‘Black Panther’ continues to attract rave reviews as it emerges as cultural touchstone for people of color
Black Panther is expected to be a major box office smash, but it has also taken on the mantle of cultural talisman, a touchstone on which moviegoers of color worldwide are pinning their hopes.
The 18th entry in the Marvel Cinematic Universe, opening Friday in the United States, features an almost entirely black cast led by Chadwick Boseman as the first non-white superhero to get his own standalone movie in the lucrative franchise. The film from Disney-owned Marvel Studios is expected to break opening weekend box office records and has spawned headlines and social media buzz worldwide about its significance as a game changer for racial representation in cinema.
“We put our heart and soul into it because we knew it was a great opportunity,” Boseman, 41, said during a Twitter Q&A on Monday. “But to see how people have responded to it when they haven’t even seen the movie yet, it’s unlike anything I’ve ever seen. It’s crazy.”
Boseman (Message from the King, Marshall) plays the titular superhero in Black Panther, also known as T’Challa, king and protector of the technologically advanced fictional African nation of Wakanda. His star-studded support cast is made up of African Americans Michael B. Jordan, Danai Gurira, Angela Bassett and Forest Whitaker, English actors Daniel Kaluuya and Letitia Wright—Kaluuya is of Ugandan heritage while Wright grew up in Guyana—and Kenyan-Mexican Lupita Nyong’o.
With two Oscar winners (Nyong’o and Whitaker) and two nominees (Kaluuya and Bassett), as well as a hatful of Golden Globes nods, the super-cast features some of the most accomplished black actors working in cinema today.
Wakanda, almost a character in itself, subverts the stereotype of Africa as victim by positing an affluent, resource-rich, never-colonized utopia doing its own soul-searching over taking in refugees from poorer nations.
“What this movie represents… is a story and point of view that is universal in its appeal yet very grounded in African American culture,” Paul Dergarabedian, a senior media analyst for comScore, told AFP. “Its universal themes will allow it to become a worldwide phenomenon while at the same time representing a really important moment in film, breaking down barriers and outmoded ideas about what is commercially viable.”
With five million posts, Black Panther is the most tweeted-about movie of 2018—ahead even of Star Wars: The Last Jedi—and is outperforming The Hunger Games and Beauty and the Beast in pre-sales. Experts are predicting a $150-165 million opening, which would challenge the $152 million Presidents Day weekend record set by another Marvel Comics creation, Fox’s Deadpool (2016).
Fred Joseph, a marketing consultant from New York, set up a GoFundMe campaign in January that aimed to raise $10,000 for the Boys and Girls Club of Harlem to watch the movie. “Help Children See Black Panther” ended up making five time that amount and Joseph has since encouraged hundreds of campaigns around the world to raise a total of $400,000 under the hashtag #BlackPantherChallenge.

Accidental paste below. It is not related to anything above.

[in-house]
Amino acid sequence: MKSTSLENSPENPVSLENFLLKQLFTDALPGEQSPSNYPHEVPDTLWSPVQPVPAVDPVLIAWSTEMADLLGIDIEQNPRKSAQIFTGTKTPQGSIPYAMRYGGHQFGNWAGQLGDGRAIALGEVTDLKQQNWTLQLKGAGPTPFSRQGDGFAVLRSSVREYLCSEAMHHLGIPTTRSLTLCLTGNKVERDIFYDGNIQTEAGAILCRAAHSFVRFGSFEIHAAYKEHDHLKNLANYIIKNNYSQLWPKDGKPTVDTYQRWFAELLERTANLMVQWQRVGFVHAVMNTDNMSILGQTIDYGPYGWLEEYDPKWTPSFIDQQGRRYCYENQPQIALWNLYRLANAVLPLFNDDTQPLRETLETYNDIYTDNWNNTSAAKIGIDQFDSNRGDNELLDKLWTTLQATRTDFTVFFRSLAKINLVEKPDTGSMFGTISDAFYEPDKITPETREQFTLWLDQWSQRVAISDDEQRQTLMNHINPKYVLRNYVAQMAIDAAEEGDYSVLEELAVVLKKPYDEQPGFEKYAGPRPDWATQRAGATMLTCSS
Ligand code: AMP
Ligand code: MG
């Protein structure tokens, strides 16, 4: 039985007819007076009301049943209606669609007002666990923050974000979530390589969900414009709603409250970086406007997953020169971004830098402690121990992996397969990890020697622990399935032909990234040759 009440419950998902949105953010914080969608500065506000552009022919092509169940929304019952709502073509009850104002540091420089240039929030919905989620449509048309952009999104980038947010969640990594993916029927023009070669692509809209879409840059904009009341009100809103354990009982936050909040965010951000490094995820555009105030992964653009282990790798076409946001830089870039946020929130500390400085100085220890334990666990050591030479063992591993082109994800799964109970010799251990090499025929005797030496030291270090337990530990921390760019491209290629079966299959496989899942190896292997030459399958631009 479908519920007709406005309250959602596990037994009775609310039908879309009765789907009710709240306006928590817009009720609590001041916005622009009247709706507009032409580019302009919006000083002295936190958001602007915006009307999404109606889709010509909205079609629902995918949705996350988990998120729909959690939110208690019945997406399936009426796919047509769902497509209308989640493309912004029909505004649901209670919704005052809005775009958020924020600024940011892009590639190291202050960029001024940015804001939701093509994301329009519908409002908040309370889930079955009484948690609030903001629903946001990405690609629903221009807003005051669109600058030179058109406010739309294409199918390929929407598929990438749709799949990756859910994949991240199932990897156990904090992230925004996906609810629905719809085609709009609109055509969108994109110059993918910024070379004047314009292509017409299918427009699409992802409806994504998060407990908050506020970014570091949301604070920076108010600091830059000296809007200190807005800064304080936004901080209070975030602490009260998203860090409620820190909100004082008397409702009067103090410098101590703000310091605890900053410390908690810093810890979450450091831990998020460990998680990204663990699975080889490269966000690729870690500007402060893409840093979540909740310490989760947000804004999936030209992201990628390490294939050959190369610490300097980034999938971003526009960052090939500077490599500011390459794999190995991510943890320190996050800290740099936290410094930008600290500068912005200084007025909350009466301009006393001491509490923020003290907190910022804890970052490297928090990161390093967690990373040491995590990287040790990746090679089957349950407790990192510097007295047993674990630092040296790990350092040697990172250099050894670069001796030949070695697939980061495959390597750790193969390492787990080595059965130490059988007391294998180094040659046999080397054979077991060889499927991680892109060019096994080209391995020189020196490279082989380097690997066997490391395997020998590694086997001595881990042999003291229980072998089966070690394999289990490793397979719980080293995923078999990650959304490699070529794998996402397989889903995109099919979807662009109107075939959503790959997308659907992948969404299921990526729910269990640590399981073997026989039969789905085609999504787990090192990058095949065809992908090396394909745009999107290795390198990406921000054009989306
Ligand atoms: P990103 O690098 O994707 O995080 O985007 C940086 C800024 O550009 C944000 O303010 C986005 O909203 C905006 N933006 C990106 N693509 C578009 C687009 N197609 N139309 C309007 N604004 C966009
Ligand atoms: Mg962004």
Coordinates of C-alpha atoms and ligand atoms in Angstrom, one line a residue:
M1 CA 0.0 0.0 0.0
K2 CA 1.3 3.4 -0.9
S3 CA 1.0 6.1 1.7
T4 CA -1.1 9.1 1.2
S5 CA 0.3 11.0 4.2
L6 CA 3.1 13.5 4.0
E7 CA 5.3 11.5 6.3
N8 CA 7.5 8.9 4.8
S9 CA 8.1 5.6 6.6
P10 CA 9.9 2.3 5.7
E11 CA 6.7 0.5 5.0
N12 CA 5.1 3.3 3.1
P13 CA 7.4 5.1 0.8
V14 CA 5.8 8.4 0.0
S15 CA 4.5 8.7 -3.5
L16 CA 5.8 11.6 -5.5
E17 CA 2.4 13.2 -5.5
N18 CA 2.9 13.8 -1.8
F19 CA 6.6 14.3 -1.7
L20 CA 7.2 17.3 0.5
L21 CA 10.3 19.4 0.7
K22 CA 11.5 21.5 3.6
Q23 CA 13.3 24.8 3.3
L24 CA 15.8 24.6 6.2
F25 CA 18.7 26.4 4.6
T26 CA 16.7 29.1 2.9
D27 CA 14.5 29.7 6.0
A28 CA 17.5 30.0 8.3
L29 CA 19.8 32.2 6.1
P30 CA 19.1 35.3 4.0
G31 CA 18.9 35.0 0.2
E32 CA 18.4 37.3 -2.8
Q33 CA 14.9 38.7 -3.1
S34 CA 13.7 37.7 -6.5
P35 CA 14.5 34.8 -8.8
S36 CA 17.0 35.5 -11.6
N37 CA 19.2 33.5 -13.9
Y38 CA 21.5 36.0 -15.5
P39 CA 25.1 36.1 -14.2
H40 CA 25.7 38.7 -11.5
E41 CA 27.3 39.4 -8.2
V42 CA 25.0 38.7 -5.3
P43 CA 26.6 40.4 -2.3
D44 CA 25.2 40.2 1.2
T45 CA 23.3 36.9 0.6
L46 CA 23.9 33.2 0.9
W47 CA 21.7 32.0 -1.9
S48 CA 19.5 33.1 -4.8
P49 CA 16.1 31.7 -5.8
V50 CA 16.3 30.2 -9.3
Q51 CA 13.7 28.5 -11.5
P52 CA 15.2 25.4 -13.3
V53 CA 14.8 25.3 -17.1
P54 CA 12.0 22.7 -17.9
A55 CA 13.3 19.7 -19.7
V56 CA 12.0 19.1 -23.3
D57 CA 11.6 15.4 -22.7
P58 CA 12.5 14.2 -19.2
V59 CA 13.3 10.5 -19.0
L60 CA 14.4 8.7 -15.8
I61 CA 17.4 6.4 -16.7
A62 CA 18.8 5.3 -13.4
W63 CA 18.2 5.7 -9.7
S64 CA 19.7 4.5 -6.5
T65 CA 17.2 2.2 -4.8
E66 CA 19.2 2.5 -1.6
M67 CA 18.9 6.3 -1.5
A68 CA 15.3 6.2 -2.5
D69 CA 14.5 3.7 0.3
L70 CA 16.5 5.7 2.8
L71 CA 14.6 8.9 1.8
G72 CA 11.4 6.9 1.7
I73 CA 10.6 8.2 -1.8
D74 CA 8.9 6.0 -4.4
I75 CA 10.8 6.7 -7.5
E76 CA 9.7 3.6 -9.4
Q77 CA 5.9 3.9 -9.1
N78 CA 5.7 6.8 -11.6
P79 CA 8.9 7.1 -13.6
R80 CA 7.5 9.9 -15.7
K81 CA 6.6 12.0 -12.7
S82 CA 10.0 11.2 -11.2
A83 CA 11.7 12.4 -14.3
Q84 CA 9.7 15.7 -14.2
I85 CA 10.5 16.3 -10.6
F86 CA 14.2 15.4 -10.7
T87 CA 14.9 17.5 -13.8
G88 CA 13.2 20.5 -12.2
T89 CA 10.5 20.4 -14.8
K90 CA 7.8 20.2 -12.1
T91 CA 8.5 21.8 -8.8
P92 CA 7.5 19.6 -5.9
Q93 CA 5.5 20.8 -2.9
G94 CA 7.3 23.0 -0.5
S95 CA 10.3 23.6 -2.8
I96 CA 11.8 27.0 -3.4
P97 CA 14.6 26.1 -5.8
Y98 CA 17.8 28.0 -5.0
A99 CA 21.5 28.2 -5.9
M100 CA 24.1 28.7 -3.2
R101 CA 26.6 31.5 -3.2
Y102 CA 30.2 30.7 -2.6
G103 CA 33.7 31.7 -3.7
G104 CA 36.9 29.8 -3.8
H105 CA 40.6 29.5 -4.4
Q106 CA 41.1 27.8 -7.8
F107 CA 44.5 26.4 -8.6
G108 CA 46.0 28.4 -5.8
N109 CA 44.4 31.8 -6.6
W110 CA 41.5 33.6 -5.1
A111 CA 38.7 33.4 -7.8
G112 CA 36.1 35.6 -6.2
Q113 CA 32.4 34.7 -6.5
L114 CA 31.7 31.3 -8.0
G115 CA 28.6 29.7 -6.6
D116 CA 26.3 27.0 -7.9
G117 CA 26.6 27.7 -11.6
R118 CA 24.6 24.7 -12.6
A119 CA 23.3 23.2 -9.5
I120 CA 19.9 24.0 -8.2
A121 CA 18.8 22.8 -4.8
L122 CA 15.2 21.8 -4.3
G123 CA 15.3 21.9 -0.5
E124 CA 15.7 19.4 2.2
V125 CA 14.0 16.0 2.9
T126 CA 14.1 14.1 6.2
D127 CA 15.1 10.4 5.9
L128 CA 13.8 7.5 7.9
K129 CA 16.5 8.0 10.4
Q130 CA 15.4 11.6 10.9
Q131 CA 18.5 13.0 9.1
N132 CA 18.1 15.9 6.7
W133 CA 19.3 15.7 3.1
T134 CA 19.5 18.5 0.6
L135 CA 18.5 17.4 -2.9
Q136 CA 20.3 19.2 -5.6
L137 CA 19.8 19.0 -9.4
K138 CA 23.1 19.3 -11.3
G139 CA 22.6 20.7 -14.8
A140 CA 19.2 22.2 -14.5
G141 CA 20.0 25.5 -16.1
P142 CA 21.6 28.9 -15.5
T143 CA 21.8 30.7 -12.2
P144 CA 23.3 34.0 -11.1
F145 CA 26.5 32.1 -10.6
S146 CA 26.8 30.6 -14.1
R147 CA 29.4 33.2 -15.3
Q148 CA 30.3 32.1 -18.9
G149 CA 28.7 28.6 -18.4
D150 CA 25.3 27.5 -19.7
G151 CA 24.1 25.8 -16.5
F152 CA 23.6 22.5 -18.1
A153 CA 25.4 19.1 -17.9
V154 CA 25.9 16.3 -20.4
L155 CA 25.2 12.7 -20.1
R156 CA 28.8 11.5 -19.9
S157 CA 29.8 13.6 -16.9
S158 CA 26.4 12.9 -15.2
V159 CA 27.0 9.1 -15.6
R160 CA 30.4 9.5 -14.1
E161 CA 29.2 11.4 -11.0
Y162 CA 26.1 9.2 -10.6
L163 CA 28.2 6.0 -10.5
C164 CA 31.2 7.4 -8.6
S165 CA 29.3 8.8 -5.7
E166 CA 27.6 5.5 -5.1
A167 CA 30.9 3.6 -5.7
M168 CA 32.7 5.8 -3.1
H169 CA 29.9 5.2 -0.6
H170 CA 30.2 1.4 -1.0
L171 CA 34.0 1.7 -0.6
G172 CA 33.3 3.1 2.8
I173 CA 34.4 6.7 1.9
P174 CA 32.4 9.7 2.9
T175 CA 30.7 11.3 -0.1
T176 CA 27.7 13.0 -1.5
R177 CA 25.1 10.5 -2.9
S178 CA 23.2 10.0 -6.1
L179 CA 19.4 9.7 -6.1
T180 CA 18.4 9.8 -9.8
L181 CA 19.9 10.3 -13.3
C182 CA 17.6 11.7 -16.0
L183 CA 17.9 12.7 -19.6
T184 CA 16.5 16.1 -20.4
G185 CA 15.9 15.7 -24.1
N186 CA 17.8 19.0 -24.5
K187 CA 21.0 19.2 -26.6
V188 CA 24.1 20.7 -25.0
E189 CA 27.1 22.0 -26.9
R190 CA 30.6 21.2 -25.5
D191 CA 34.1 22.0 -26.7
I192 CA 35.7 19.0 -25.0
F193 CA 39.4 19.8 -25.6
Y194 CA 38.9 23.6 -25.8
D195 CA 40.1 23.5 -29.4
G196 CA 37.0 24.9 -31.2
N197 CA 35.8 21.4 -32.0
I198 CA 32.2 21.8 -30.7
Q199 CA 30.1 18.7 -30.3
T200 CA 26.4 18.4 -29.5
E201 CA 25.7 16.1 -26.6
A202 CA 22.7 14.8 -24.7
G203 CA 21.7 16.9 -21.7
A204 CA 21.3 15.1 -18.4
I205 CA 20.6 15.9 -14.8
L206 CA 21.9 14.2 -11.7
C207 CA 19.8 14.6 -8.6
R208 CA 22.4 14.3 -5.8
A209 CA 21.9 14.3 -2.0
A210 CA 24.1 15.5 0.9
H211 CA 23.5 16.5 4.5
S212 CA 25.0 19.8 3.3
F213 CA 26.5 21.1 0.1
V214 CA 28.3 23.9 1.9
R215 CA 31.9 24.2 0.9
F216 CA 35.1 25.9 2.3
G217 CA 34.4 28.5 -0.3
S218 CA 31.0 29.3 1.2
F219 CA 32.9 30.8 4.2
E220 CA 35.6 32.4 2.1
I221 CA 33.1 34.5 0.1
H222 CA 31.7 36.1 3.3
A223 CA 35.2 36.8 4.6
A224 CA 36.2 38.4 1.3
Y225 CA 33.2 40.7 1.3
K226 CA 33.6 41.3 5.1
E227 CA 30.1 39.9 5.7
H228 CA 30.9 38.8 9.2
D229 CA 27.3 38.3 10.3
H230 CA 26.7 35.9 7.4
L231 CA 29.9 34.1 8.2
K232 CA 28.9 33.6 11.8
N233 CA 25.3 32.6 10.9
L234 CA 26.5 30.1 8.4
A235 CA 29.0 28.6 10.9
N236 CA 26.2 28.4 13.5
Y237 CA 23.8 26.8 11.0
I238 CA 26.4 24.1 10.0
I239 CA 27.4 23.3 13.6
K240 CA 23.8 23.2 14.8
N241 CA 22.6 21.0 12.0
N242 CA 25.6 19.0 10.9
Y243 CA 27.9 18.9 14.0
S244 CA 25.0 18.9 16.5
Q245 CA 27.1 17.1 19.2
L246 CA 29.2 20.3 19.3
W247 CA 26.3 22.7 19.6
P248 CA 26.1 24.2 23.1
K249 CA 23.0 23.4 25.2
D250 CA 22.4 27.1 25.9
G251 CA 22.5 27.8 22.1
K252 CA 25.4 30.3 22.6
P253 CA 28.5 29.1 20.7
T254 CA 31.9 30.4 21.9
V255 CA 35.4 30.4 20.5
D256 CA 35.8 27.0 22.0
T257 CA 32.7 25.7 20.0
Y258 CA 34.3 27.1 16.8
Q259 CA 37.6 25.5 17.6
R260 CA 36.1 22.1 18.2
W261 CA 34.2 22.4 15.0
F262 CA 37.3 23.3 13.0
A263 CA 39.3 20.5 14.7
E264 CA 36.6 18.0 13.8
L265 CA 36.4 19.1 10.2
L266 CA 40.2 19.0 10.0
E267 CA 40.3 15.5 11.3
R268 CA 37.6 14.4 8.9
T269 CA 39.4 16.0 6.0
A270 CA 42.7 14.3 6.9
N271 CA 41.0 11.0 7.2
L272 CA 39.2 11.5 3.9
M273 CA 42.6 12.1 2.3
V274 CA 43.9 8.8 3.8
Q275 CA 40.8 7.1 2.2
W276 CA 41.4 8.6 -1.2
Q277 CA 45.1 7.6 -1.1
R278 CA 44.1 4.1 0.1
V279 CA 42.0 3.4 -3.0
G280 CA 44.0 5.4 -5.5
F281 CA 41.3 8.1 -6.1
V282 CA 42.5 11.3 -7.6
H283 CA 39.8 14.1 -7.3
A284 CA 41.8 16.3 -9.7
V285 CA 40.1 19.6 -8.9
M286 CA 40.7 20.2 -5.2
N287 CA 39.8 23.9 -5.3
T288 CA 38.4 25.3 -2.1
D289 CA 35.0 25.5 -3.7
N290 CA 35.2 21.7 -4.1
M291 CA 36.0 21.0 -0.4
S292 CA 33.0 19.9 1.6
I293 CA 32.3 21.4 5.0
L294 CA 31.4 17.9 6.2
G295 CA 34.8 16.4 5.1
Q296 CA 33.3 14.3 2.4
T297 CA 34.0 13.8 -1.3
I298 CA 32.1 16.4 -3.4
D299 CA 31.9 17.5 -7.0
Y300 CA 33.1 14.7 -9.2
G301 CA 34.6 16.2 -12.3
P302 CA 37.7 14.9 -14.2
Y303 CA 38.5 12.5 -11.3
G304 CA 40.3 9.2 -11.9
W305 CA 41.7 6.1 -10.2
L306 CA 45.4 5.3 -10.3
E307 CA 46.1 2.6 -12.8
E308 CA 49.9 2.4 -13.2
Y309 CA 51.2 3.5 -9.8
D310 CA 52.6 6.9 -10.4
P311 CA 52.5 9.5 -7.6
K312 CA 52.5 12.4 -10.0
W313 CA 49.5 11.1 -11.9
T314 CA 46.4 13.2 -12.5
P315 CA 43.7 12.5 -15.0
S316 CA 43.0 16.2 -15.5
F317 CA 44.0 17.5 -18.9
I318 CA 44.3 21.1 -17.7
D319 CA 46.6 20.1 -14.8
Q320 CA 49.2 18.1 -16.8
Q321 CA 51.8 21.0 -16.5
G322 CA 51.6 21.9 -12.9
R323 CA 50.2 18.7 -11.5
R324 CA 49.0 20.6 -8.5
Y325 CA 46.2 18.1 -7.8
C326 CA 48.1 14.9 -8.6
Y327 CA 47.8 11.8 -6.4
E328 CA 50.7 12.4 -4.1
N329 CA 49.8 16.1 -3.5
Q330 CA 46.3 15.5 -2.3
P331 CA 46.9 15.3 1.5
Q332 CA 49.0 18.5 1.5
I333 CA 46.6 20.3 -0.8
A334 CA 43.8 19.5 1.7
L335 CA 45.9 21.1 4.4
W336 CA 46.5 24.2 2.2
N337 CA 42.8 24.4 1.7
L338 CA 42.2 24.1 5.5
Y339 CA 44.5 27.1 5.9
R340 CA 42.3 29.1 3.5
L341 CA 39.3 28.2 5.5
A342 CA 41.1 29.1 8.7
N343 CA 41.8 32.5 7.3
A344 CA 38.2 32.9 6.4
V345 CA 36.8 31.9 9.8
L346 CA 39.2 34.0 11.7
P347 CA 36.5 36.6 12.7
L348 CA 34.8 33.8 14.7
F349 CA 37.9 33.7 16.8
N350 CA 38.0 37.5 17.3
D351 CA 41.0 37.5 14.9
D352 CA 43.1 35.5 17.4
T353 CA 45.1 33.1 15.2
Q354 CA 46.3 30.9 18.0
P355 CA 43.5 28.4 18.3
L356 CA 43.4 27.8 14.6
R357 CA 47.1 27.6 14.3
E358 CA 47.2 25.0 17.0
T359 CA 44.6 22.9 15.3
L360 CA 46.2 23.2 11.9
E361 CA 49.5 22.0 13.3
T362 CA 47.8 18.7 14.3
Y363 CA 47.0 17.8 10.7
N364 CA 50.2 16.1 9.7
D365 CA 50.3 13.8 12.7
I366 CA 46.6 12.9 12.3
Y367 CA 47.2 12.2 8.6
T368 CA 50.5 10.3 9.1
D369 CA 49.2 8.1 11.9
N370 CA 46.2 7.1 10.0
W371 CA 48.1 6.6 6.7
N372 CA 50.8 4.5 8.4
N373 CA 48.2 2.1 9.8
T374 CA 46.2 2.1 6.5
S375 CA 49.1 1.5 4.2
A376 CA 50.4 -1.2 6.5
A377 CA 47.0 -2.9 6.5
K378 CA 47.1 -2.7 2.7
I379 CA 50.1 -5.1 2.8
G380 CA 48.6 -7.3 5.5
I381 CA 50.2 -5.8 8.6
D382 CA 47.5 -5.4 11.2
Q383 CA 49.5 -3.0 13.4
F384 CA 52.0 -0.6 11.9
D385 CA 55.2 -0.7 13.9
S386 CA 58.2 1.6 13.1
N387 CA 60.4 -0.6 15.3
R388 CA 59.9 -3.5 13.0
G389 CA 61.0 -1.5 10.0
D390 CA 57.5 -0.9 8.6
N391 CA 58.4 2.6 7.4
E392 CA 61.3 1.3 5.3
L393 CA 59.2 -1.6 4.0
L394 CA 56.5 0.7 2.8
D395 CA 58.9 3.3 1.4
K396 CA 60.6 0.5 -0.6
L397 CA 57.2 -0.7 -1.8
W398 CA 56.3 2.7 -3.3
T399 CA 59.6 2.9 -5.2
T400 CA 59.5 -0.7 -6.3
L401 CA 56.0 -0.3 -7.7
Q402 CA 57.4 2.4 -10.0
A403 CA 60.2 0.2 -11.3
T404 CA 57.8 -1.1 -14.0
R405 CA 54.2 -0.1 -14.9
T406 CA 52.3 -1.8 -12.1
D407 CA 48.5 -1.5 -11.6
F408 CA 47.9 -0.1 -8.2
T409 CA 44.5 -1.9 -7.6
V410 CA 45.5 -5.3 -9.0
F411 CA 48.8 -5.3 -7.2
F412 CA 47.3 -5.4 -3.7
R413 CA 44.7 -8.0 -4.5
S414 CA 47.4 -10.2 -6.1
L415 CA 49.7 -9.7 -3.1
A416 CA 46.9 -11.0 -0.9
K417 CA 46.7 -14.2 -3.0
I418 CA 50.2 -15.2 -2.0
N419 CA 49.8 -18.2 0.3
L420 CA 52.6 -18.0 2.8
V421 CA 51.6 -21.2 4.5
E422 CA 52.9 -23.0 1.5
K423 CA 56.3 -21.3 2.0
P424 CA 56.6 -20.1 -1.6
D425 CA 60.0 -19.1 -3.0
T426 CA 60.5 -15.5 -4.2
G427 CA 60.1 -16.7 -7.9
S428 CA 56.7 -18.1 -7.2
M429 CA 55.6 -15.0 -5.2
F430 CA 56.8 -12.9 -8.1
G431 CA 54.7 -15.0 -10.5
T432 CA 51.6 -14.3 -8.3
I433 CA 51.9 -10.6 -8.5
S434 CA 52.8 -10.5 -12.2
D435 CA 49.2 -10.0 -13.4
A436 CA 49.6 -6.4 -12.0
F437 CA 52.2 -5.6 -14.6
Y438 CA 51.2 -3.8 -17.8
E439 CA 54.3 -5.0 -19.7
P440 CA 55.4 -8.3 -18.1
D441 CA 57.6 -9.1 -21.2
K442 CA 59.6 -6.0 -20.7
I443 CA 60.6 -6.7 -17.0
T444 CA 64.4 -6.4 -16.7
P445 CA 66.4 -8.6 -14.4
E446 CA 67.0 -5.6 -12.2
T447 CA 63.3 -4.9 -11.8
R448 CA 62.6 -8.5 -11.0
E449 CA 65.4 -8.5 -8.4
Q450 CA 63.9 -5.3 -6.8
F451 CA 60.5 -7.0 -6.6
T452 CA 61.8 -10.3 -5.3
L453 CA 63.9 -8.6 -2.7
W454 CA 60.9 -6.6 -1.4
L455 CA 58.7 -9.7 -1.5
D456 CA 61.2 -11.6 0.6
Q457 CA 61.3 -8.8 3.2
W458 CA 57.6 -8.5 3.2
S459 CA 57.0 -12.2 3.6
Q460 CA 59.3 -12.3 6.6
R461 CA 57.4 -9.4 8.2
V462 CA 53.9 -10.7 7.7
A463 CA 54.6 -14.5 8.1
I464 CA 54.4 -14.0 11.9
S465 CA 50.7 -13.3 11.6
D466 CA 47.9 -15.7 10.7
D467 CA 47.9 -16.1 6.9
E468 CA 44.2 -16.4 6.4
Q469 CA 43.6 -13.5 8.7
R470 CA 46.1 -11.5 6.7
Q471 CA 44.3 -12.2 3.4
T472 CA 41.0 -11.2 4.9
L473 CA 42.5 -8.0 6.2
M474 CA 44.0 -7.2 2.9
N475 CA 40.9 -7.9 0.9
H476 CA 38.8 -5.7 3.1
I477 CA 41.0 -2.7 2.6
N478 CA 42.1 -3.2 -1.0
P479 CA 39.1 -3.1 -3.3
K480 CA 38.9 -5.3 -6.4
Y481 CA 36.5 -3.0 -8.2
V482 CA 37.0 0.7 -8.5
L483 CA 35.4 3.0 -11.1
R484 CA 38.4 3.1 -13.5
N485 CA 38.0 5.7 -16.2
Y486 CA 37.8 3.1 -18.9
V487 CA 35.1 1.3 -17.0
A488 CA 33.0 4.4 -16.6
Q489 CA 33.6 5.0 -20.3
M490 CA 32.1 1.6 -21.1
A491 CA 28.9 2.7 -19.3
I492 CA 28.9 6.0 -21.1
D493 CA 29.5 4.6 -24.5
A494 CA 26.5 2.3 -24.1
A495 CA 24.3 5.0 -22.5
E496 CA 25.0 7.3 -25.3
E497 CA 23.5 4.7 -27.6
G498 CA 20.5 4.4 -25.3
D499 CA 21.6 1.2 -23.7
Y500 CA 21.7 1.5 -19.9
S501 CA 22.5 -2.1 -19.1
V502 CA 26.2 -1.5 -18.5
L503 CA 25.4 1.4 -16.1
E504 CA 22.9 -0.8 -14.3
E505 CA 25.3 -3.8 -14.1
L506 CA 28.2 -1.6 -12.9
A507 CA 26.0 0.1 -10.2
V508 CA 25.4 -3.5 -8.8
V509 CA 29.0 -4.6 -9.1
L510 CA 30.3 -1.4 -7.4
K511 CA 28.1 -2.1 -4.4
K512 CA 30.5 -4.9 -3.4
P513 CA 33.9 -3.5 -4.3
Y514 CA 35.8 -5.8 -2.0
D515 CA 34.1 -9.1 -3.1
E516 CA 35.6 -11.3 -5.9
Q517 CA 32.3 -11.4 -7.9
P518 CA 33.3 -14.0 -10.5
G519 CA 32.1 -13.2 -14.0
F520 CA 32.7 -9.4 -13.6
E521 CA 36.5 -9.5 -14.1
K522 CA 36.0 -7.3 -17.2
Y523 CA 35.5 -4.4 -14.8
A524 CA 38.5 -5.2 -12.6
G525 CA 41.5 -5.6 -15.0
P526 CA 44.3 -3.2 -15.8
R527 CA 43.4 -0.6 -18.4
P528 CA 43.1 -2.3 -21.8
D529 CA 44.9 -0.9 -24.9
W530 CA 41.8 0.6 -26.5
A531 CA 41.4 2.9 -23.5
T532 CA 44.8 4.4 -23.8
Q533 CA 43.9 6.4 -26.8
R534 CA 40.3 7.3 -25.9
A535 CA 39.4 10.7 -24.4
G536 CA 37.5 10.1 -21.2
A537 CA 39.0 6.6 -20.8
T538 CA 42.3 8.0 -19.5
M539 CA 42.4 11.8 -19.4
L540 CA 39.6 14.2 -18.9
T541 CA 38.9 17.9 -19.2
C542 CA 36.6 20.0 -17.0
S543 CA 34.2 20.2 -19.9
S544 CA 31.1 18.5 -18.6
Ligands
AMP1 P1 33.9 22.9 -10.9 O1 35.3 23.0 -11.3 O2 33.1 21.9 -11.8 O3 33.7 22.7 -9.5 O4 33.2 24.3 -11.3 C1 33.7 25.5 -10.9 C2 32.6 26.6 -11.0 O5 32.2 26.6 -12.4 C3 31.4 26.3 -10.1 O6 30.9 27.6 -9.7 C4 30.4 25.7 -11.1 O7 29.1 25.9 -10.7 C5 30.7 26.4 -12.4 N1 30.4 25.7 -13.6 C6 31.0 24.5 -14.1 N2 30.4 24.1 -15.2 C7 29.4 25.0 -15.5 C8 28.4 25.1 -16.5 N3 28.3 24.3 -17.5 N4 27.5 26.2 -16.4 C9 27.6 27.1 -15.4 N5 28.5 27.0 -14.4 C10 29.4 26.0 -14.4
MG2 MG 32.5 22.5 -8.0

Joseph describes the film as a “rare opportunity for young students—primarily of color—to see a black major cinematic and comic book character” on the big screen.
Jeff Bock, a senior box office analyst for Exhibitor Relations, describes the film as a “stake in the heart of what works and what doesn’t in Hollywood.”
“This is a new ballgame now, one that shouldn’t discriminate in any way shape or form—with talent leading the charge, no matter what color flag they’re flying,” Bock told AFP.
Black Panther isn’t the first movie featuring non-white superheroes—around 30 ethnic characters have donned lycra for big screen appearances since the early 1990s—but the Wakandan royal is the first black protagonist to land his own movie in the MCU.
“When Ryan and Hannah Beachler, our production designer, came on, they really made it their mission to go to real African sources for inspiration for the costumes and designs of the structures, and even how the city is laid out,” said African American executive producer Nate Moore. “All that care helped make it real for all of us.”
Various analysts interviewed by AFP said they expect the film to do for ethnic diversity what last summer’s Warner Bros. smash hit Wonder Woman did for women—which was to persuade executives that blockbusters don’t need white male leads to sell tickets.
“As an art form, film has the ability to capture the cultural zeitgeist in profound and influential ways—whether that’s via a small indie film or a big-budget blockbuster,” Shawn Robbins, chief analyst at Boxoffice.com, told AFP. “The impact of Black Panther’s seemingly inevitable success could be far-reaching in ways that we can’t fully predict yet, other than to say Marvel’s universe—and the movie world at large—are becoming more and more inclusive for all genders and all colors of skin.”